Looking deep into the cosmos
A team led by University of Edinburgh astrophysicist Professor James Dunlop has released the most sensitive ever infrared image of a representative region of the distant Universe.
The new image comes from the first year of data taken as part of the five-year UltraVISTA survey. It was made by combining more than six thousand separate exposures equivalent to an exposure time of 55 hours. The image reveals more than 200,000 galaxies, including the most massive galaxies yet seen in the early Universe, objects which formed less than one billion years after the Big Bang.
Commenting on these revolutionary new images, Prof Dunlop said: "Until recently our view back to the first epoch of galaxy formation has been limited to tiny, "pencil-beam" images made with the Hubble Space Telescope. Now VISTA, with its panoramic imaging capability, is providing us with the first view of truly representative regions of the young Universe. This image is just a first taste of what the UltraVISTA survey will ultimately provide."
"UK astronomers can be very proud of this achievement. Until the launch of the James Webb Space Telescope, UltraVISTA gives us the best view we will have of the large-scale distribution of the earliest galaxies." Prof John Peacock, Head of the University of Edinburgh's Institute for Astronomy.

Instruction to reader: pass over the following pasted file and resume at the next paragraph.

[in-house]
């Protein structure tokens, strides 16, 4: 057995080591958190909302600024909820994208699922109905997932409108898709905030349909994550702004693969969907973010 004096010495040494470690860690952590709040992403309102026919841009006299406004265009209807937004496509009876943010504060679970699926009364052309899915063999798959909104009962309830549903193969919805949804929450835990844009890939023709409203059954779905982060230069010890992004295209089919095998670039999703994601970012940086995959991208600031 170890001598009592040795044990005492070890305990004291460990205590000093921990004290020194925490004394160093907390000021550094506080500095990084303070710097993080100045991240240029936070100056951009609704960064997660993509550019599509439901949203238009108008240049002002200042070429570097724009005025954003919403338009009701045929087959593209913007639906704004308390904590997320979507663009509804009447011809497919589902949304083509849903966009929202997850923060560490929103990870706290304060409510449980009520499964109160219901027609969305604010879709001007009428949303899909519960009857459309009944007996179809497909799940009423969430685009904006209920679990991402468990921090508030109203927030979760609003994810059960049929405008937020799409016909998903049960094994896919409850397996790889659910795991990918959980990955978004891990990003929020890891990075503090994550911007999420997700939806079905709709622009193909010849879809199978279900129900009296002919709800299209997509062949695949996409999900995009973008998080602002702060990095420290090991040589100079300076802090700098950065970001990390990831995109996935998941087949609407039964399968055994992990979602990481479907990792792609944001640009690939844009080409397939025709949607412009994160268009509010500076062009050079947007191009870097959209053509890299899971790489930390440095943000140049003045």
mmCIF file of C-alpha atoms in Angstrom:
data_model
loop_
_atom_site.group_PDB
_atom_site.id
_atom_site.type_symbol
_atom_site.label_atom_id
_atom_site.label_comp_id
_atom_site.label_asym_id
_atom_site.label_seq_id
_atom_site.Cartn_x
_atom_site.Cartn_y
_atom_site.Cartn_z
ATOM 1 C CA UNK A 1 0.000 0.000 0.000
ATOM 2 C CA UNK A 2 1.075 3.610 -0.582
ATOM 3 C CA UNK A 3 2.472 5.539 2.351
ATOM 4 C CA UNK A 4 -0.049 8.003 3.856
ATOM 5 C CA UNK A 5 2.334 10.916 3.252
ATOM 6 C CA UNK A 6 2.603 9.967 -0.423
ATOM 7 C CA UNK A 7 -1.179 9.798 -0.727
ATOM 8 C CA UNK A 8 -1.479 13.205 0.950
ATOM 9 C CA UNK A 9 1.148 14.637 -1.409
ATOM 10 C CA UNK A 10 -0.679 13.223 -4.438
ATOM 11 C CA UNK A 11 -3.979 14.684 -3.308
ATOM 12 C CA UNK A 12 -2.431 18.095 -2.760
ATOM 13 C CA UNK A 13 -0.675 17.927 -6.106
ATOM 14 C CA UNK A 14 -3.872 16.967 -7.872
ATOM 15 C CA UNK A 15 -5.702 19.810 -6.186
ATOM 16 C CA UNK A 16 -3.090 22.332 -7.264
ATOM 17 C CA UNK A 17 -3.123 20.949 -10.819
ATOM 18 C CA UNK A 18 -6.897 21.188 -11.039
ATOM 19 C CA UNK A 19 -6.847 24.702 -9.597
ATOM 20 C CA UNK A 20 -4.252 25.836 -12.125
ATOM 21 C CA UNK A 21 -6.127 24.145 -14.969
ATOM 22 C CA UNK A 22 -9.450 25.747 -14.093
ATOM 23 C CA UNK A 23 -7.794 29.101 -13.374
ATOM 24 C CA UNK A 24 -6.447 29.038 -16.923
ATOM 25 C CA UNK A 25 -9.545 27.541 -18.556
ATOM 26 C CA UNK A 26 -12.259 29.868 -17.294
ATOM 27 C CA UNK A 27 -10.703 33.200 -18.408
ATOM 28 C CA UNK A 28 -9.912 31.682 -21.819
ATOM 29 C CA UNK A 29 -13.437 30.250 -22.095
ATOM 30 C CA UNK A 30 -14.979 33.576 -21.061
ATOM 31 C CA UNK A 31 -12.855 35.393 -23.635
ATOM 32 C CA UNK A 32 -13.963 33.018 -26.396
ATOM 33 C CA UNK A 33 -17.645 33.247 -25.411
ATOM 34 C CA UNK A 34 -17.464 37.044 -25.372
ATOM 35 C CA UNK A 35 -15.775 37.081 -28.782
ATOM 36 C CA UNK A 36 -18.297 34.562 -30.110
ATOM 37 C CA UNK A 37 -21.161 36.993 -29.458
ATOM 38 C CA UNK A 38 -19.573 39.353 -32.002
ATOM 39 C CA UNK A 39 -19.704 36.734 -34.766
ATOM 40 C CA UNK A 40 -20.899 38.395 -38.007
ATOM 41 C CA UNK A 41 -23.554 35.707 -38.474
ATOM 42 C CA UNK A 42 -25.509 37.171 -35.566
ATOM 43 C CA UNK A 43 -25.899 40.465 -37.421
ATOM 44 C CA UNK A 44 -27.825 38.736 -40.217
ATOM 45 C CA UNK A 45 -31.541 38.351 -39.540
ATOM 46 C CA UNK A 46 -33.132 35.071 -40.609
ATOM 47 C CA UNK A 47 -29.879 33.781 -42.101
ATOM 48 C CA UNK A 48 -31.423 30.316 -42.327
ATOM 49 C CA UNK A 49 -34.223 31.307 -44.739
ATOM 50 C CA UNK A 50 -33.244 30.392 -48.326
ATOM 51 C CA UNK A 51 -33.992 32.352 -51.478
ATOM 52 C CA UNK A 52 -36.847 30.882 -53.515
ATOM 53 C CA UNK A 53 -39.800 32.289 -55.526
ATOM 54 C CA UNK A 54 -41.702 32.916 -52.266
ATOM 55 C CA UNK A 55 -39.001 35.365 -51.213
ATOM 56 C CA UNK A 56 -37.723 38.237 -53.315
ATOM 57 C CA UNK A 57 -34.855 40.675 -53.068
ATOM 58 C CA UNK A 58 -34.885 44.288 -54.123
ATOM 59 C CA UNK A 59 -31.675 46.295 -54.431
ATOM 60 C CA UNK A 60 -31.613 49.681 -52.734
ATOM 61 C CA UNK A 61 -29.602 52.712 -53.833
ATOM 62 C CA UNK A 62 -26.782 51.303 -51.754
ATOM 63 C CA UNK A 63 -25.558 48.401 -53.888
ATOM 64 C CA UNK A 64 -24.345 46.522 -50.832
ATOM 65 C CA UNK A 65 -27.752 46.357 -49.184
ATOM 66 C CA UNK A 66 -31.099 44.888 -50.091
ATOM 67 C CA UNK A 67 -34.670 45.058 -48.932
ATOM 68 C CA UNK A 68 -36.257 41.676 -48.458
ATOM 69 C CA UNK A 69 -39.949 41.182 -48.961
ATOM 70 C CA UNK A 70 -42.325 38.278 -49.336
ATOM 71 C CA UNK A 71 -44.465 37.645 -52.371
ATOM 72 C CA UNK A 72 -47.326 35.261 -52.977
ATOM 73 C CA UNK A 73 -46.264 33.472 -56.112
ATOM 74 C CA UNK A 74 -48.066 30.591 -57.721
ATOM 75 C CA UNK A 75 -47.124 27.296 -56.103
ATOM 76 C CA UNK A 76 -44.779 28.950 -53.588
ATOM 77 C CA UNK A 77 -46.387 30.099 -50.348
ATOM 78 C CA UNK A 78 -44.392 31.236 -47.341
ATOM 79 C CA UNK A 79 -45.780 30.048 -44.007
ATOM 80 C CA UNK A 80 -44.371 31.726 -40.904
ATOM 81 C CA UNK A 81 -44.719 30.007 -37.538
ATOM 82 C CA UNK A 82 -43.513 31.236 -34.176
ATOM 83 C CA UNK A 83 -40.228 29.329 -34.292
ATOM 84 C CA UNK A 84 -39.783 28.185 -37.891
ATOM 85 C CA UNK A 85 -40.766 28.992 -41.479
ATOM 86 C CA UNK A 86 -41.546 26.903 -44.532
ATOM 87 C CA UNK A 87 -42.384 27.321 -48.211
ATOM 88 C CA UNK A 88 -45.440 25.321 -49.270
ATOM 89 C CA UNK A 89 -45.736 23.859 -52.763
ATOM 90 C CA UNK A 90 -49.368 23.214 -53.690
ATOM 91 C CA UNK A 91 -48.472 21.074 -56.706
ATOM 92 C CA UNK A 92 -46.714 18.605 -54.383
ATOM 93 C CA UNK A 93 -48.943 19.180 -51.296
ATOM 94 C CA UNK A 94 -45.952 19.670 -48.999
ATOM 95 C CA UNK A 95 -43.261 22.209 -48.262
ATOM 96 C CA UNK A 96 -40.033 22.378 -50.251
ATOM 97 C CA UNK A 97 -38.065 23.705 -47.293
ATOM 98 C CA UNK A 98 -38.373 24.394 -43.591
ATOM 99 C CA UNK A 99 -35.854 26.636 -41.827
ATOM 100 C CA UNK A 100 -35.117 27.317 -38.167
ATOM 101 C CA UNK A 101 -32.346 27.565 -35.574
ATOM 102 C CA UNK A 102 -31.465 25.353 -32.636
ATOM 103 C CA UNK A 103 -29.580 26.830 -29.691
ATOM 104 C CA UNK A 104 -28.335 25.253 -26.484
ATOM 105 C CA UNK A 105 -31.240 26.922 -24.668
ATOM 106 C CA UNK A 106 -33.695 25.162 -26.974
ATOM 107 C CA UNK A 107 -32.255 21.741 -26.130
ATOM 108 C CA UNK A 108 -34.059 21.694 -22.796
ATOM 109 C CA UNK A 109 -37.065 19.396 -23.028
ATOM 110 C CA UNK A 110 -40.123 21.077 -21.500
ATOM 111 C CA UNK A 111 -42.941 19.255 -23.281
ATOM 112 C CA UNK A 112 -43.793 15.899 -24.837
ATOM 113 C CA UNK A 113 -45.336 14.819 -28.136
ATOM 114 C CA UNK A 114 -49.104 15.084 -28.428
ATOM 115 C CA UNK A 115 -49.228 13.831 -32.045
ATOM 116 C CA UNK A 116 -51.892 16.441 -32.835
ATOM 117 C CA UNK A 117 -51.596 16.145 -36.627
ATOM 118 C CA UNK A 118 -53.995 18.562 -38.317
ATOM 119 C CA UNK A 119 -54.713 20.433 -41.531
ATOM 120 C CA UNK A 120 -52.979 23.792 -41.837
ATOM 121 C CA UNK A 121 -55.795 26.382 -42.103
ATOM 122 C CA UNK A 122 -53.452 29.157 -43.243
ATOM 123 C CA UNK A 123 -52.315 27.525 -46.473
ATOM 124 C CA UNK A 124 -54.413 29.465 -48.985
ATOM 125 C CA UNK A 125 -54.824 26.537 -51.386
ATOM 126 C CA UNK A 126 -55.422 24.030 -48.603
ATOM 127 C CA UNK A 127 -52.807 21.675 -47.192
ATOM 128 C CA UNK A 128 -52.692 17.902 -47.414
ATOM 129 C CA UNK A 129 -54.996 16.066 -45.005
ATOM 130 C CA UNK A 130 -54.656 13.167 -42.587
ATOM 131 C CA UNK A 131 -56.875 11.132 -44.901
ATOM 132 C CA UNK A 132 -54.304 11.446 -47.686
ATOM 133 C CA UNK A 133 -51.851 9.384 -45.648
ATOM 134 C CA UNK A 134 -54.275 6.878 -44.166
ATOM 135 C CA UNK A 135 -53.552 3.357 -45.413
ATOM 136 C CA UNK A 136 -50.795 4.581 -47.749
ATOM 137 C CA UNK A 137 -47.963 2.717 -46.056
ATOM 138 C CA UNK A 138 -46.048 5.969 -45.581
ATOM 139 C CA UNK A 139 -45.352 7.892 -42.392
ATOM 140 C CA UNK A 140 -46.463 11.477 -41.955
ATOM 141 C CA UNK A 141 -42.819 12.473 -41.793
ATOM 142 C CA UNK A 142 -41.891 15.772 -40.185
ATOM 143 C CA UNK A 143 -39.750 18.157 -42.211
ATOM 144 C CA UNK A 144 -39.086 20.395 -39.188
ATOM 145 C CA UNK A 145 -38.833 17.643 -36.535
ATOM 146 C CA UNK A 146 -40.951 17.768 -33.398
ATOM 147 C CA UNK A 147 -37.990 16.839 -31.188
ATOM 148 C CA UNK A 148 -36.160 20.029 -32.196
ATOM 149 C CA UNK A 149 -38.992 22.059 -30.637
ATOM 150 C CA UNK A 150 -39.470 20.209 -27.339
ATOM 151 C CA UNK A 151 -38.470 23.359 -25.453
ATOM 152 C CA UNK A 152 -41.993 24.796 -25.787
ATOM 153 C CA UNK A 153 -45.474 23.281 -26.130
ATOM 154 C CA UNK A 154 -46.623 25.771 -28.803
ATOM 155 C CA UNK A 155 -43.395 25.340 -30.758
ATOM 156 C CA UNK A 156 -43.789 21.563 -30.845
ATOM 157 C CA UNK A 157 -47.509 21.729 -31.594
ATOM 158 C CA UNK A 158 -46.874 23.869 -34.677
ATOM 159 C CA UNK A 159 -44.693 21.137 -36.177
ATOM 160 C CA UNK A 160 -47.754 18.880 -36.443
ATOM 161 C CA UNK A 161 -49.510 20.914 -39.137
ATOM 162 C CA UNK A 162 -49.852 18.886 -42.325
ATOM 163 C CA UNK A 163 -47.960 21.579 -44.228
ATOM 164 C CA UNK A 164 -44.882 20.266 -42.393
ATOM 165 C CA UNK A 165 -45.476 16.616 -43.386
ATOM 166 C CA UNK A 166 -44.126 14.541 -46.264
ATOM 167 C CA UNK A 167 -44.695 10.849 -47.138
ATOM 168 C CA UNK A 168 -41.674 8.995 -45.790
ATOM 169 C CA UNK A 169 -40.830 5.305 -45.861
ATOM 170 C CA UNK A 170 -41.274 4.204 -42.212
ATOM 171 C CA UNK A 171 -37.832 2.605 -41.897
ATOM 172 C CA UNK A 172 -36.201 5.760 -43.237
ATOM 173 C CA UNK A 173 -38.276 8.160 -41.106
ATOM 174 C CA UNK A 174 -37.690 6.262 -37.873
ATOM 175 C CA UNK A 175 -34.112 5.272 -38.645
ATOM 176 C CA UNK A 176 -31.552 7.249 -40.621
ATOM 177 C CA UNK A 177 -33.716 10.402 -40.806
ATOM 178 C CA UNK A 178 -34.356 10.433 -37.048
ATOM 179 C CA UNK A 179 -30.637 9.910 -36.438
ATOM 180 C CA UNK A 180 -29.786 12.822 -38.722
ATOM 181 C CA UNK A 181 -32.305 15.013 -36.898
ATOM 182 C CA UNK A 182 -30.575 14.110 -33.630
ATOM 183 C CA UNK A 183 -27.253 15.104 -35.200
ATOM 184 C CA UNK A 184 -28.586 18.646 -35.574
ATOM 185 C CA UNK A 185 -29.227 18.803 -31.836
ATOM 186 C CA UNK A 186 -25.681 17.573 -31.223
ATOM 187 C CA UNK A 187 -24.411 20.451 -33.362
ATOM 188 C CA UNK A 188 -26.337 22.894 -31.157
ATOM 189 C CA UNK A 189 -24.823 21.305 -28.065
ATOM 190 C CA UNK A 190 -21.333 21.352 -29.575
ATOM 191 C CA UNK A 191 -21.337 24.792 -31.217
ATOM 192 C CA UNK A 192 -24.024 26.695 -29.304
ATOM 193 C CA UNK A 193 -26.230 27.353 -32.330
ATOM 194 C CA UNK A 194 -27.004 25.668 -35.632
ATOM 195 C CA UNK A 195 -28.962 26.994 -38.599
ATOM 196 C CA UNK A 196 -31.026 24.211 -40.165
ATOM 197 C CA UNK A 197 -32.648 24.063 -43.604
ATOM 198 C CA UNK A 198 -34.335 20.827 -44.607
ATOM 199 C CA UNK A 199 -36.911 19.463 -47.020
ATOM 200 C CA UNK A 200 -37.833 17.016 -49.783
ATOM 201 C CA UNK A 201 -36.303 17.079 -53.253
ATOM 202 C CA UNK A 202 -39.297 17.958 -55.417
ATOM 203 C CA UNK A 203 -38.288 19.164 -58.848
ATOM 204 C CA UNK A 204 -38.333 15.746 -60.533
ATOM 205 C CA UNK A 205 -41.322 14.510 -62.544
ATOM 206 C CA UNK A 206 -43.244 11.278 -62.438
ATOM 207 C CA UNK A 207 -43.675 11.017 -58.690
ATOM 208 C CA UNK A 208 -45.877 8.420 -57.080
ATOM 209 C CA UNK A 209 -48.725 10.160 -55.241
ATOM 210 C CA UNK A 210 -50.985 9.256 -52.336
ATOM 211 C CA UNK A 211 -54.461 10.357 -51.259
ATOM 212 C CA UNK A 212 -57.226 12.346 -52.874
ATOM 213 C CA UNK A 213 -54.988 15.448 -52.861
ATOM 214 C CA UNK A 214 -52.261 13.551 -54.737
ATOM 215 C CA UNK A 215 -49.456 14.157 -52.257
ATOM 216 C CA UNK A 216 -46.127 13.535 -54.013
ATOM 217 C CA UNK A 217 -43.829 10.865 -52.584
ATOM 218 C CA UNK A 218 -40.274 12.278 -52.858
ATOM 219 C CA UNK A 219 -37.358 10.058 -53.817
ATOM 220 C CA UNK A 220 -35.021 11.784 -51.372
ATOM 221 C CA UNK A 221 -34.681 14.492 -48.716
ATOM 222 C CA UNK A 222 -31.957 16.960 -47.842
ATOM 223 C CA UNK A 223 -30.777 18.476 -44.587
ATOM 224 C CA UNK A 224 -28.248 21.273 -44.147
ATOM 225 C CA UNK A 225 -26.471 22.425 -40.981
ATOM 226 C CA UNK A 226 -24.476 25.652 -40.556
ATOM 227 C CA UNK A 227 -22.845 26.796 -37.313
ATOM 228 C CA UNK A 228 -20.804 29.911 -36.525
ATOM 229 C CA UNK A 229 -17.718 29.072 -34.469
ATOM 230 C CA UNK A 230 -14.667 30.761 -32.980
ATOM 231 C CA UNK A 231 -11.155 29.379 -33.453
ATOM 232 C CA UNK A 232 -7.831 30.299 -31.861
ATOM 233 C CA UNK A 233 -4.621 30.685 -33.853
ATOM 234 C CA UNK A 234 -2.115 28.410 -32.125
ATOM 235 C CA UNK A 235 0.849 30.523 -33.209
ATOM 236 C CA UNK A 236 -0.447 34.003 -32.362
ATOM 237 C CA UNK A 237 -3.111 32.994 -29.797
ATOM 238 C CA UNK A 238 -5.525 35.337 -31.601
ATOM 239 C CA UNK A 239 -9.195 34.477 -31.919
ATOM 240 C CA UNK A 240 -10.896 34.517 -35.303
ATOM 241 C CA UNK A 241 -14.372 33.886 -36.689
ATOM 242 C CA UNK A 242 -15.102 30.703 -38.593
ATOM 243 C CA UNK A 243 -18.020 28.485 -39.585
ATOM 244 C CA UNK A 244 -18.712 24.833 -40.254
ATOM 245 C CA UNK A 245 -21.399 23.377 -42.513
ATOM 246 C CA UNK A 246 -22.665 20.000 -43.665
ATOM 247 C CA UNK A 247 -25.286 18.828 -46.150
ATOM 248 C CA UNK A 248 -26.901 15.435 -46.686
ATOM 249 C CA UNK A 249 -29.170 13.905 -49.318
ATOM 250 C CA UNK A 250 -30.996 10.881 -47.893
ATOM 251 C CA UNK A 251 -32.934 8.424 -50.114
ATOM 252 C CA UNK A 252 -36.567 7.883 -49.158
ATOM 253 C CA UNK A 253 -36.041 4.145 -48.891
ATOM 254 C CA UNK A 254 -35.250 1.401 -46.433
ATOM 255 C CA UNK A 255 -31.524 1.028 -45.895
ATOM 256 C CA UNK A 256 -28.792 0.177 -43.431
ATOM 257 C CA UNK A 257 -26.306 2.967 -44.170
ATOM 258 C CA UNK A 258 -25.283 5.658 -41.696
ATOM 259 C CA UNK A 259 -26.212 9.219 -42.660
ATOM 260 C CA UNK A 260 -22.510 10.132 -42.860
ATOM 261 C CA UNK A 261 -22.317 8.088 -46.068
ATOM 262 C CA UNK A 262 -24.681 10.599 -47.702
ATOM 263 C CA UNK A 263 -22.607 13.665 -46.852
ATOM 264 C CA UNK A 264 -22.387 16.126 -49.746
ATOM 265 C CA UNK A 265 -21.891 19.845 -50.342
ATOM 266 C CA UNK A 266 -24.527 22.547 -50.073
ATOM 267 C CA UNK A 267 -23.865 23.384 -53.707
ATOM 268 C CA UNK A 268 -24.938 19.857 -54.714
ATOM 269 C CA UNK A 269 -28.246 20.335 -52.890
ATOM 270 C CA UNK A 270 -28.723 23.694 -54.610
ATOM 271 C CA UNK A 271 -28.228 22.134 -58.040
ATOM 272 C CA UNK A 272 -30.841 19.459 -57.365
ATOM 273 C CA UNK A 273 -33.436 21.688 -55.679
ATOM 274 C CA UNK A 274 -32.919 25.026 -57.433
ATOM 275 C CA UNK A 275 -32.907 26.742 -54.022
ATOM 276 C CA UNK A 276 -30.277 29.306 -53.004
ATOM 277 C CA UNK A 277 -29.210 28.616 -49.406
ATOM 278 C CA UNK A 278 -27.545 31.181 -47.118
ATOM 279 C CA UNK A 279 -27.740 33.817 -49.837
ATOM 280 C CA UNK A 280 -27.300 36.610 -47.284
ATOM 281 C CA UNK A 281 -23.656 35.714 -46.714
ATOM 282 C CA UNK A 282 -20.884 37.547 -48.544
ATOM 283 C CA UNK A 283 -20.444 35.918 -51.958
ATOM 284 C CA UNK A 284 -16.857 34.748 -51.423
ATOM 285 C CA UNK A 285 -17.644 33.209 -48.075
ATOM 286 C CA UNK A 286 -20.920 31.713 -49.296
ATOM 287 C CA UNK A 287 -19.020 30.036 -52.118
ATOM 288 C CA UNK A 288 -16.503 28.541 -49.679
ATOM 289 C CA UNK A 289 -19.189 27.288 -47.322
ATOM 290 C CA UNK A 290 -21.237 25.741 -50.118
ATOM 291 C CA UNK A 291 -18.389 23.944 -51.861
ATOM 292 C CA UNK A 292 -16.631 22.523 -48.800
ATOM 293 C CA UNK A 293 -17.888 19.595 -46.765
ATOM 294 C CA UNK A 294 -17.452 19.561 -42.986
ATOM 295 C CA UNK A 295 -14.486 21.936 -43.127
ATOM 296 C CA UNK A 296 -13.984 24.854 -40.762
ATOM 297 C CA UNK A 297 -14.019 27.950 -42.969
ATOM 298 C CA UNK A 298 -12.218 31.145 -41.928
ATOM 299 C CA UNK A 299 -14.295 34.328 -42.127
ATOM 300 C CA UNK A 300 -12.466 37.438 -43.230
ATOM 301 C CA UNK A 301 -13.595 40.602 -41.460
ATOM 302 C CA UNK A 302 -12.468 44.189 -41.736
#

The UltraVISTA survey area co-incides with the location of the largest optical image taken with the Hubble Space Telescope, termed the COSMOS survey. The combination of the existing Hubble optical imaging and the new VISTA near-infrared data provides a treasure trove for a wide range of astronomical studies. The final UltraVISTA image is expected to reveal objects 5-10 times fainter still, enabling the study of galaxy evolution over essentially all of cosmic time.
The image combines exposures taken through five different near-infrared filters using the European Southern Observatory's new VISTA telescope, located at the Paranal Observatory in Chile. The design and construction of VISTA was also led from Edinburgh, at the UK Astronomy Technology Centre at the Royal Observatory Edinburgh (ROE). The synergy of academic and technological expertise makes the ROE one of the worlds leading astronomical institutions.